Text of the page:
This is a reference to the “structured-by-cows” passage that was read aloud at a congressional grilling of ratings agency executives on Capitol Hill last October.  The New York Times account of that exchange can be read here.  By including it in her decision, the judge added color, like the cherry on top of a sundae.  The only problem?  This was an instant message exchange between two analysts at Standard & Poor, not Moody’s.  This may have been the plaintiff’s error, as the judge cites an exhibit filed by the plaintiff as the source.  In any event, in her reconsideration decision, the judge treats this passage as not in any way critical to her finding that the plaintiff had sufficiently pleaded that the defendants acted with scienter, and simply declared at page 10 of her April 29 order that it should be removed from her February 18 order: 

Rule 60(a) permits the Court to correct a “clerical mistake or mistake arising from oversight or omission whenever one is found in a judgment, order, or other part of the record.” Fed. R. Civ. P. 60(a). Based upon the record, the sentence beginning “Plaintiffs also cite . . . .” at  [p.45 of the February order]  through the sentence beginning “The conversation ends . . . .” should be deleted from the Court’s Opinion.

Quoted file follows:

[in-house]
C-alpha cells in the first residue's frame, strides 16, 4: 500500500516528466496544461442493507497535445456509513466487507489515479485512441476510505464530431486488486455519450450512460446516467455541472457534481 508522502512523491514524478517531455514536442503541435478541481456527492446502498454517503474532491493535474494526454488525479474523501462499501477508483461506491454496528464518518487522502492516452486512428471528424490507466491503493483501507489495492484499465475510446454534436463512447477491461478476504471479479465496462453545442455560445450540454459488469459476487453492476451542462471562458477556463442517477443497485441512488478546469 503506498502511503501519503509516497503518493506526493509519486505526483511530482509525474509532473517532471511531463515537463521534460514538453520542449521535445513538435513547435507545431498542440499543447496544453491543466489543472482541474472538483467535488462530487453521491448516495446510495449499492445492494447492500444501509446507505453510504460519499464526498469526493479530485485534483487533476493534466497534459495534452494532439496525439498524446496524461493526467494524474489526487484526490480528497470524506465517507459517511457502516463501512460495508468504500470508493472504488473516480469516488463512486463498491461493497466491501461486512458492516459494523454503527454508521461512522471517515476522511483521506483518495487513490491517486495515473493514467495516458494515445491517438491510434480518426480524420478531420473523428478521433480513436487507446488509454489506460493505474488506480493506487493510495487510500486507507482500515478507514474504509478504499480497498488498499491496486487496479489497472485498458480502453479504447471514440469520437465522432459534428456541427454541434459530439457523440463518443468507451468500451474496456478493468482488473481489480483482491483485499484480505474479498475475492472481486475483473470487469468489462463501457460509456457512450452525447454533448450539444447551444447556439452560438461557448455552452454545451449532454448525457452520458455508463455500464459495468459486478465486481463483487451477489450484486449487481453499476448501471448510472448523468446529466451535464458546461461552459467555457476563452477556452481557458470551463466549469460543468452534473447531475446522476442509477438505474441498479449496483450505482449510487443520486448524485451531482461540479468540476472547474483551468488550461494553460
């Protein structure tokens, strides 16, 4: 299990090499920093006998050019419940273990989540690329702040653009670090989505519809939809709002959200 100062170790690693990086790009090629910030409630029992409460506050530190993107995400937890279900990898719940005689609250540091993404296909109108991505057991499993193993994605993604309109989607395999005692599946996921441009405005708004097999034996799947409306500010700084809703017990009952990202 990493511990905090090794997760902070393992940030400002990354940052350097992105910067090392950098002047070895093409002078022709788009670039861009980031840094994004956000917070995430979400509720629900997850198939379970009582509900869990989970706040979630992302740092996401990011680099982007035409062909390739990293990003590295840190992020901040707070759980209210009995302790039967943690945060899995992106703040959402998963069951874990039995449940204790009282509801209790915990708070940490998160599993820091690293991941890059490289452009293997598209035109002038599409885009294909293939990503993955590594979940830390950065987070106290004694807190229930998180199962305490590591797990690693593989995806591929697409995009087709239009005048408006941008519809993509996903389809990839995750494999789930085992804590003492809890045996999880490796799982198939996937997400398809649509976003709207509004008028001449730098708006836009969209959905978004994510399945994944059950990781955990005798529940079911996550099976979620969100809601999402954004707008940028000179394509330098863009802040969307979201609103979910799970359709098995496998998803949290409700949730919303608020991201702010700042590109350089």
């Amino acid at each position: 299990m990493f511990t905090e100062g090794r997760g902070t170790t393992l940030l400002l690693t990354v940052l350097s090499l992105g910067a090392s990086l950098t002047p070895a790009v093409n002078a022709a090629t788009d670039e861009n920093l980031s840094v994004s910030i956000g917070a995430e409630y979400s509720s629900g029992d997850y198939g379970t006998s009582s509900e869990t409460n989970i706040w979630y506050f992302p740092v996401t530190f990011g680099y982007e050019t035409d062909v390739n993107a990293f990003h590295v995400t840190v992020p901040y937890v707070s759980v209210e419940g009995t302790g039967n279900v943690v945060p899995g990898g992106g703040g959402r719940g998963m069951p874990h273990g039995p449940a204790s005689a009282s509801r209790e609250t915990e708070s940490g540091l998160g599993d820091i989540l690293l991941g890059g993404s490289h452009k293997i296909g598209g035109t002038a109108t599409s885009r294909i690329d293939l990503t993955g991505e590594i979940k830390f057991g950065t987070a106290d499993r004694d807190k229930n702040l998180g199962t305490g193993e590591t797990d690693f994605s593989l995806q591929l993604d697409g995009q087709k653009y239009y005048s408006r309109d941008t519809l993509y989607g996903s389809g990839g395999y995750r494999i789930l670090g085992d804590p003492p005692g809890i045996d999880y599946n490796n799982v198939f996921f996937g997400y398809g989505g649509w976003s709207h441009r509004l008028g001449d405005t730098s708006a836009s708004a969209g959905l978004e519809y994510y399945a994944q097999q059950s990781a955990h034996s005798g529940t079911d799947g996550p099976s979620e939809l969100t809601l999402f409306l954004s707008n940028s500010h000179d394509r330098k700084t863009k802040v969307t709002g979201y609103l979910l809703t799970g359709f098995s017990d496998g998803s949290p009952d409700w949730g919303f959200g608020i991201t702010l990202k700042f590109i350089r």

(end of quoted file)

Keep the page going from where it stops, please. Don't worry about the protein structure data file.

The defendants wanted her honor to take the entire sundae away from the plaintiffs.  Instead all she did was remove the cherry on top.  

As this was already in the plaintiffs’ “win” column in the tally of outcomes on motions to dismiss, nothing on the scorecard has changed.  I’ll be analyzing that scorecard and the way it has trended over time in an upcoming post.  

I have to comment that I find motions to reconsider one of the more bizarre features of federal practice in the US.    You go back to the same judge who made an order you don’t like, asking to overturn it?  Another topic for another day, maybe.